Prediction of the Lithiation Process of Transition Metal Oxides (Co3O4 and NiO) for Lithium-Ion Batteries from First Principles

Monday, 20 June 2016
Riverside Center (Hyatt Regency)
Z. Yao, S. Kim (Northwestern University), M. Aykol (Northwestern University, Lawrence Berkeley National Laboratory), Q. Li, J. Wu, V. Dravid, and C. Wolverton (Northwestern University)
To study the important role played by metastable phases during electrode’s charging and discharging cycling, we simulated the lithiation process of the Co3O4 and NiO using DFT calculations. The studies are started with creating supercells for Co3O4 and NiO. Li-ions were put into the unoccupied interstitial sites for a series of stoichiometries (LixMaOb, x = 0.5, 1.0, 1.5... and M=Co, Ni). For Co3O4, to investigate the energetic influence of the Co migration, initial structures are created with Cos moved from tetrahedral sites to the octahedral sites. For each composition, all the geometrically different derivative structures were generated and selected to be relaxed in DFT. Convex hulls are built with all formation energies of different stoichiometries. Voltage profiles are calculated using the energetics of the phases on the hull. Six and two metastable phases are identified for Co3O4 and NiO. Structures evolution predicted for Co3O4 are confirmed with the former experimental studies. The simulated voltage profiles resulted from the prediction of the metastable phases fit much better with the experimental measurements. The results indicate that the lithiation process of Co3O4 and NiO occur through a series of metastable phases.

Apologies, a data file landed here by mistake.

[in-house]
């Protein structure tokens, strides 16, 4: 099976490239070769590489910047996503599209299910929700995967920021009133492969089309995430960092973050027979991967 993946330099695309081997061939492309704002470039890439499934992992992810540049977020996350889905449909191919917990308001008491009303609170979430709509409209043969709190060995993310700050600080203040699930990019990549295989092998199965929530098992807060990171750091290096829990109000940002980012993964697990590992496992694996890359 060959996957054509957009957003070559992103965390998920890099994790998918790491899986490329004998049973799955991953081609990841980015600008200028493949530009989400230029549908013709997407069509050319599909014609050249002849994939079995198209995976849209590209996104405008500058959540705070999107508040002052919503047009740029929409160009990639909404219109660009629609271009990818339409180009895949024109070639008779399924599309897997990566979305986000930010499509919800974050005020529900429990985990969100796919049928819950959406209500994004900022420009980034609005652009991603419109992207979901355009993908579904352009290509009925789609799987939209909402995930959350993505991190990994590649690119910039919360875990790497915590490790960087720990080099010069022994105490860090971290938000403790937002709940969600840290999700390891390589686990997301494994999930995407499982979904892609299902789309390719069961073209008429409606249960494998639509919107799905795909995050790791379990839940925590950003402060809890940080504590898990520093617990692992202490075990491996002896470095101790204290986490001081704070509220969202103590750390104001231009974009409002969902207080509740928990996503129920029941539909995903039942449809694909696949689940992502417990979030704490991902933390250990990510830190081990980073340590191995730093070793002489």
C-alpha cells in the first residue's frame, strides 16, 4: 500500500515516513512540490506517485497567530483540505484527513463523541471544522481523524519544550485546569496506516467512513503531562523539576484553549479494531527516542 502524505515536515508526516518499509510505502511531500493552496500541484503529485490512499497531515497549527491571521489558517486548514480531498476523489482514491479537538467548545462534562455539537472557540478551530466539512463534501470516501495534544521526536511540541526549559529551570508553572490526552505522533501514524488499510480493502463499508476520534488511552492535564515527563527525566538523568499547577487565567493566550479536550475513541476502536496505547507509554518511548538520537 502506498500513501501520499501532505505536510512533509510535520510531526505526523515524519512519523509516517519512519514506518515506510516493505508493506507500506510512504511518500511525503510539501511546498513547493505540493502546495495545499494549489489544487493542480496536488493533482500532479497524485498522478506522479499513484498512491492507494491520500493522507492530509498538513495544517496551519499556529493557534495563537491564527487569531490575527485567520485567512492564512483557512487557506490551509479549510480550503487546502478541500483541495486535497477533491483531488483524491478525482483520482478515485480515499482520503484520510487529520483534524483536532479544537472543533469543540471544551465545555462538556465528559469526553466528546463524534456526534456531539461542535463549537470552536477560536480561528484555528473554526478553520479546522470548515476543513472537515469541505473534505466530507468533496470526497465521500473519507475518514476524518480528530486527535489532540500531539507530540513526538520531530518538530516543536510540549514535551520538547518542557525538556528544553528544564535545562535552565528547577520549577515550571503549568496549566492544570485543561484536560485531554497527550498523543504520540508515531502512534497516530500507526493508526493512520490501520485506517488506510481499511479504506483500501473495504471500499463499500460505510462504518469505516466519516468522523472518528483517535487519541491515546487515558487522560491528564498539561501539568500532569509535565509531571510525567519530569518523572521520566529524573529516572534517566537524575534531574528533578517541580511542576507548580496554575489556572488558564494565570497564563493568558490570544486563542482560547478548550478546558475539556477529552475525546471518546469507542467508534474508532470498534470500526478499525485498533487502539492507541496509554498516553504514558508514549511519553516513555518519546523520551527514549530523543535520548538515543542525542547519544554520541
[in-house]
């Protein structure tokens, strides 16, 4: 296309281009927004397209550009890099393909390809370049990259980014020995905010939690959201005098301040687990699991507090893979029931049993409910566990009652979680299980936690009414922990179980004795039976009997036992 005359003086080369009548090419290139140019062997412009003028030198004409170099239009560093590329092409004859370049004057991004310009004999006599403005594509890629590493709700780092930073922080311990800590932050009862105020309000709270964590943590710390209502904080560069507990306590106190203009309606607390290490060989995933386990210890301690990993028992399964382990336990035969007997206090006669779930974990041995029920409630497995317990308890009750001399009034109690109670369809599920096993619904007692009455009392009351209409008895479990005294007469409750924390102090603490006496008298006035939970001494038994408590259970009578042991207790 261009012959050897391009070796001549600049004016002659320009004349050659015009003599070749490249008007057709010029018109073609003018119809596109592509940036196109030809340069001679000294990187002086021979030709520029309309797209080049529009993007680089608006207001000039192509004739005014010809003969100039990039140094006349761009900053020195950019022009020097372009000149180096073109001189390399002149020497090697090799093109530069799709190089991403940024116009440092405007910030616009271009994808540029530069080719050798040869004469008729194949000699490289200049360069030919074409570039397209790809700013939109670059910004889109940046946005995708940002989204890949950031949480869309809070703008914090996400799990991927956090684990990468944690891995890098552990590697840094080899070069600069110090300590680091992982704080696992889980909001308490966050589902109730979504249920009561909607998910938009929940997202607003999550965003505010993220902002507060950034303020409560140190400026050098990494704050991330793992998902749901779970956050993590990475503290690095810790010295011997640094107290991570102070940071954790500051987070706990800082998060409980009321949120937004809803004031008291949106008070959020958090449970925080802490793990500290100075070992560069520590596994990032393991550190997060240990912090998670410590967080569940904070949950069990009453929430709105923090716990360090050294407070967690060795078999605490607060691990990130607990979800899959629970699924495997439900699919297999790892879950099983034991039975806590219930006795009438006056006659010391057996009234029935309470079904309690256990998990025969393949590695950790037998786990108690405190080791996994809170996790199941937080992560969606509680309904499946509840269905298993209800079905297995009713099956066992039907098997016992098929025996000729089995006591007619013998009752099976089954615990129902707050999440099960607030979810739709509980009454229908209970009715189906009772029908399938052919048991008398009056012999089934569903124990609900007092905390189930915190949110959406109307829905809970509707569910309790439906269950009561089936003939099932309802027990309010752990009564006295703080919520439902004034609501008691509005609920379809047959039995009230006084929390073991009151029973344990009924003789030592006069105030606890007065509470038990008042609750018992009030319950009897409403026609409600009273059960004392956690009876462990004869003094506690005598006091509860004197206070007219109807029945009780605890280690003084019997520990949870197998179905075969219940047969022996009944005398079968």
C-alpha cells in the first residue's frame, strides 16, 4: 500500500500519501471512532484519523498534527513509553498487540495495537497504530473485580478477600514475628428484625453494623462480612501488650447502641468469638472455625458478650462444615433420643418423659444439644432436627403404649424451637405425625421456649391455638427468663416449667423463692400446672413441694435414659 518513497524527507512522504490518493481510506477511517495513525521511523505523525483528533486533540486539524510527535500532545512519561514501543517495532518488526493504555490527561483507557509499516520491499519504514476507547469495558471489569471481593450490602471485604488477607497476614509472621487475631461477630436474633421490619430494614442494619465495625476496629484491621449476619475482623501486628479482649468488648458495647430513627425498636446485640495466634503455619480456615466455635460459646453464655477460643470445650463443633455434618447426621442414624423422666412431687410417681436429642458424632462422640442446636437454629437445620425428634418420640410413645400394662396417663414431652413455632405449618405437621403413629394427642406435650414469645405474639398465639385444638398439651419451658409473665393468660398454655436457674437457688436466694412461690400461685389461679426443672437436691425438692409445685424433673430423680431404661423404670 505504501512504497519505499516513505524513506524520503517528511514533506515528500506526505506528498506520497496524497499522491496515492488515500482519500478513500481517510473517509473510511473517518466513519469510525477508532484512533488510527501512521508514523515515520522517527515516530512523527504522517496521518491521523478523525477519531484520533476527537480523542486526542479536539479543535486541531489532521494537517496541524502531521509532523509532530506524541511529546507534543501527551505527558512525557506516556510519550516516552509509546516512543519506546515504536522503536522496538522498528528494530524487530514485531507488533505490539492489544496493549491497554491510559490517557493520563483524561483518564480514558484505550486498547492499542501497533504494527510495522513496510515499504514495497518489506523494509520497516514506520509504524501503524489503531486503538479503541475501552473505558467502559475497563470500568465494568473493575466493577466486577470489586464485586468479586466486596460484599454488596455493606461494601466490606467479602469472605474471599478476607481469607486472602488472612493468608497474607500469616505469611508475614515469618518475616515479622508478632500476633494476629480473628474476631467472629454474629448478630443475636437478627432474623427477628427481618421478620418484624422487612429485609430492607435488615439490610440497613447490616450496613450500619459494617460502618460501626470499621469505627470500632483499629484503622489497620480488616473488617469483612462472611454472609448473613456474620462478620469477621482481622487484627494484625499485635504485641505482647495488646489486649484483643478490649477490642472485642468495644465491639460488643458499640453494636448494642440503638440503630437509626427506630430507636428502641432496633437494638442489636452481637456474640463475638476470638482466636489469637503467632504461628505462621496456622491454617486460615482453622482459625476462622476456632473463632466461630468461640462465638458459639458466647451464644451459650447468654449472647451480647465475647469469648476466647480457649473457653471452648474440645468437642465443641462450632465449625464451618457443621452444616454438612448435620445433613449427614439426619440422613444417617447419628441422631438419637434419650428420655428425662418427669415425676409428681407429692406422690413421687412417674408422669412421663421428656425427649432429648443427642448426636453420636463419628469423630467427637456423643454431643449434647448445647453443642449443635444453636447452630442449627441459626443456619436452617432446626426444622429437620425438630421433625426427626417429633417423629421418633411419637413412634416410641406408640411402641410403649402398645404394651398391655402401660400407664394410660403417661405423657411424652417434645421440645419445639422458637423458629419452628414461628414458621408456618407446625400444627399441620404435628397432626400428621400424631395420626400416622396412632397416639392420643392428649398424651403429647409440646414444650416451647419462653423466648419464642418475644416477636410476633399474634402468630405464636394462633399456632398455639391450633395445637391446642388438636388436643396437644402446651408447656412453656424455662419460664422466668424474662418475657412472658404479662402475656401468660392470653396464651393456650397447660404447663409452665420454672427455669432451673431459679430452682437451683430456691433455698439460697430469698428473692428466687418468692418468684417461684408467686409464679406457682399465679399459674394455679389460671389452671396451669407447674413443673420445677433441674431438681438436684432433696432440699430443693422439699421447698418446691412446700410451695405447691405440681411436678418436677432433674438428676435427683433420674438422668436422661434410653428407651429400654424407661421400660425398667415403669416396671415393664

Z.Y., Q.L., J.W., V.D., and C.W. were supported as part of the Center for Electrochemical Energy Science (CEES), an Energy Frontier Research Center funded by the U.S. Department of Energy, Office of the Science, Basic Energy Science. S.K. was supported by Northwestern-Argonne Institute of Science and Engineering (NAISE). M.A. was supported by the Dow Chemical Company. This research used resources of the National Energy Research Scientific Computing Center, a DOE Office of Science User Facility supported by the Office of Science of the U.S. Department of Energy under Contract DE-AC02-05CH11231.